In conclusion, this case report emphasizes the importance of considering, in a patient with syndromic ASD, the possible diagnosis of SSADH deficiency, even when all its typical signs are not present. Nowadays, the use of NGS multigene panels, as suggested by our case report, could facilitate the etiological diagnosis in individuals with syndromic ASD.

Acknowledgement

We would like to thank Cecilia Baroncini for linguistic support.

Financial support and sponsorship

Nil.

Conflicts of interest

There are no conflicts of interest.



 
   References Top

1.
American Psychiatric Association. Diagnostic and statistical manual of mental disorders. 5th ed (DSM-5). Washington, DC: American Psychiatric Association; 2013.  Back to cited text no. 1
    
2.
Sztainberg Y, Zoghbi HY Lessons learned from studying syndromic autism spectrum disorders. Nat Neurosci 2016;19:1408-17.  Back to cited text no. 2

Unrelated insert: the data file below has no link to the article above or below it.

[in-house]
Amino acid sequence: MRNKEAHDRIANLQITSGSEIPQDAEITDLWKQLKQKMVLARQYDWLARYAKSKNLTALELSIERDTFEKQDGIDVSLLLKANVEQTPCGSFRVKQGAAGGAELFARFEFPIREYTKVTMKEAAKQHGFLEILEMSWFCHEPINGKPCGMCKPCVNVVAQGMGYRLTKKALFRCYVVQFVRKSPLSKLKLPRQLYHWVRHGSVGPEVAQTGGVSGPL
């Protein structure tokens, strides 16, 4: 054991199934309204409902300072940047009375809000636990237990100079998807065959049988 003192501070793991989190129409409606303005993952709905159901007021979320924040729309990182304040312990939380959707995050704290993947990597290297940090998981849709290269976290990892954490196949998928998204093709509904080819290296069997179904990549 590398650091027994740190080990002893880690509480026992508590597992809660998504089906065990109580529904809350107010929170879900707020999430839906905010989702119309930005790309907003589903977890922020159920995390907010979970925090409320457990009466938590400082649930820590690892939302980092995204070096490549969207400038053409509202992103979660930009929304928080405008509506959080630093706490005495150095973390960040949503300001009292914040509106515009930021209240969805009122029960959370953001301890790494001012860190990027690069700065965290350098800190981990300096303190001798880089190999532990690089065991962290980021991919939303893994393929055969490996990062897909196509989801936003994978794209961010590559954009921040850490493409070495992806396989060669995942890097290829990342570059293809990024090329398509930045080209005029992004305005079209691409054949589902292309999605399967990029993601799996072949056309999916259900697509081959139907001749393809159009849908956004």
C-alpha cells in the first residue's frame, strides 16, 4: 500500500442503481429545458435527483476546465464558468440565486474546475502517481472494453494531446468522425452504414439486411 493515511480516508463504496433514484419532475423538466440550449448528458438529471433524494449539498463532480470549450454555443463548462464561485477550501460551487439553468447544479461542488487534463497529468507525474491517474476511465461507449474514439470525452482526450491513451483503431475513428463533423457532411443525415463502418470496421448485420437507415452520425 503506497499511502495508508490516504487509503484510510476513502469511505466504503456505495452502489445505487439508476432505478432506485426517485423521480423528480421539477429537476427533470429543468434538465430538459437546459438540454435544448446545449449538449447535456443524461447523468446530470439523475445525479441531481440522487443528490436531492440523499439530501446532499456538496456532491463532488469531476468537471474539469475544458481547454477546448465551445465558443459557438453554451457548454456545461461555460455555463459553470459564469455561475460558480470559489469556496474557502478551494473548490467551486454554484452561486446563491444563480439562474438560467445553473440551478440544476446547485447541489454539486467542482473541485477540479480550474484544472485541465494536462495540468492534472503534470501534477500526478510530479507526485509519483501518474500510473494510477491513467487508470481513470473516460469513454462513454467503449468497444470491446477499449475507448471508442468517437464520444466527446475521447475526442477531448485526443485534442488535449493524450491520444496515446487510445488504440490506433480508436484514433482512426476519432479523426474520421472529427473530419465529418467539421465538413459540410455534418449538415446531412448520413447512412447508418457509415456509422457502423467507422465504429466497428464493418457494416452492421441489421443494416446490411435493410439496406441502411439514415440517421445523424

3.
Pearl PL, Gibson KM, Acosta MT, Vezina LG, Theodore WH, Rogawski MA, et al. Clinical spectrum of succinic semialdehyde dehydrogenase deficiency. Neurology 2003;60:1413-7.  Back to cited text no. 3
    
4.
Trevelyan AJ, Schevon CA How inhibition influences seizure propagation. Neuropharmacology 2013;69:45-54.  Back to cited text no. 4
    
5.
Pearl PL, Parviz M, Vogel K, Schreiber J, Theodore WH, Gibson KM Inherited disorders of gamma-aminobutyric acid metabolism and advances in ALDH5A1 mutation identification. Dev Med Child Neurol 2015;57:611-7.  Back to cited text no. 5
    
6.
Malaspina P, Roullet JB, Pearl PL, Ainslie GR, Vogel KR, Gibson KM Succinic semialdehyde dehydrogenase deficiency (SSADHD): pathophysiological complexity and multifactorial trait associations in a rare monogenic disorder of GABA metabolism. Neurochem Int 2016;99:72-84.  Back to cited text no. 6
    
7.
Vogel KR, Pearl PL, Theodore WH, McCarter RC, Jakobs C, Gibson KM Thirty years beyond discovery—clinical trials in succinic semialdehyde dehydrogenase deficiency, a disorder of GABA metabolism. J Inherit Metab Dis 2013;36:401-10.  Back to cited text no. 7
    
8.
Mizrahi EM Avoiding the pitfalls of EEG interpretation in childhood epilepsy. Epilepsia 1996;37:S41-51.  Back to cited text no. 8
    


    Figures

  [Figure 1], [Figure 2]